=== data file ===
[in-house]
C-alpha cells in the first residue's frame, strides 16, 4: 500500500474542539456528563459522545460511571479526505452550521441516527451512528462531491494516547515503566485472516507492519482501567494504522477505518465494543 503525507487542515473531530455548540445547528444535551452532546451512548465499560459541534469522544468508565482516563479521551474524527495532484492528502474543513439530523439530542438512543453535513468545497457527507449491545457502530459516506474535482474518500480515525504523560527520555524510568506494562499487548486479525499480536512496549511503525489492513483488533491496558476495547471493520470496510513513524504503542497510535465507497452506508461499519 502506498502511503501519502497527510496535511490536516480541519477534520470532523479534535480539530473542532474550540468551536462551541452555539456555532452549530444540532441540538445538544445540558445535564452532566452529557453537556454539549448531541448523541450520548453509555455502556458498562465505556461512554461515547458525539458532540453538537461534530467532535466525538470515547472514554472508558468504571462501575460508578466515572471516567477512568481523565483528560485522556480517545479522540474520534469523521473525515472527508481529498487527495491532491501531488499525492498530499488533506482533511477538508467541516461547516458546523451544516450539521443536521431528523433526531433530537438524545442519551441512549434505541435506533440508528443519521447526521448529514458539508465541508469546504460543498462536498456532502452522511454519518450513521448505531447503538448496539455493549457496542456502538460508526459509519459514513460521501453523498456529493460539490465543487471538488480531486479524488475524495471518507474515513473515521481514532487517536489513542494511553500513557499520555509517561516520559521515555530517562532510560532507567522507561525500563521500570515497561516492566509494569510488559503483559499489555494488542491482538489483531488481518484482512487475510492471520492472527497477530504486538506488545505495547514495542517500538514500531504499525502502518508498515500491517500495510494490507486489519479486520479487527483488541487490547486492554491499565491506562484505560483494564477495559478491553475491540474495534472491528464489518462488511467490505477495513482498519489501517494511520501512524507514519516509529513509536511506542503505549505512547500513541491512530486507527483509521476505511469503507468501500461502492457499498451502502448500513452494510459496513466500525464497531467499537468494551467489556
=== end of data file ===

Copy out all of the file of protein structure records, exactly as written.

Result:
[in-house]
C-alpha cells in the first residue's frame, strides 16, 4: 500500500474542539456528563459522545460511571479526505452550521441516527451512528462531491494516547515503566485472516507492519482501567494504522477505518465494543 503525507487542515473531530455548540445547528444535551452532546451512548465499560459541534469522544468508565482516563479521551474524527495532484492528502474543513439530523439530542438512543453535513468545497457527507449491545457502530459516506474535482474518500480515525504523560527520555524510568506494562499487548486479525499480536512496549511503525489492513483488533491496558476495547471493520470496510513513524504503542497510535465507497452506508461499519 502506498502511503501519502497527510496535511490536516480541519477534520470532523479534535480539530473542532474550540468551536462551541452555539456555532452549530444540532441540538445538544445540558445535564452532566452529557453537556454539549448531541448523541450520548453509555455502556458498562465505556461512554461515547458525539458532540453538537461534530467532535466525538470515547472514554472508558468504571462501575460508578466515572471516567477512568481523565483528560485522556480517545479522540474520534469523521473525515472527508481529498487527495491532491501531488499525492498530499488533506482533511477538508467541516461547516458546523451544516450539521443536521431528523433526531433530537438524545442519551441512549434505541435506533440508528443519521447526521448529514458539508465541508469546504460543498462536498456532502452522511454519518450513521448505531447503538448496539455493549457496542456502538460508526459509519459514513460521501453523498456529493460539490465543487471538488480531486479524488475524495471518507474515513473515521481514532487517536489513542494511553500513557499520555509517561516520559521515555530517562532510560532507567522507561525500563521500570515497561516492566509494569510488559503483559499489555494488542491482538489483531488481518484482512487475510492471520492472527497477530504486538506488545505495547514495542517500538514500531504499525502502518508498515500491517500495510494490507486489519479486520479487527483488541487490547486492554491499565491506562484505560483494564477495559478491553475491540474495534472491528464489518462488511467490505477495513482498519489501517494511520501512524507514519516509529513509536511506542503505549505512547500513541491512530486507527483509521476505511469503507468501500461502492457499498451502502448500513452494510459496513466500525464497531467499537468494551467489556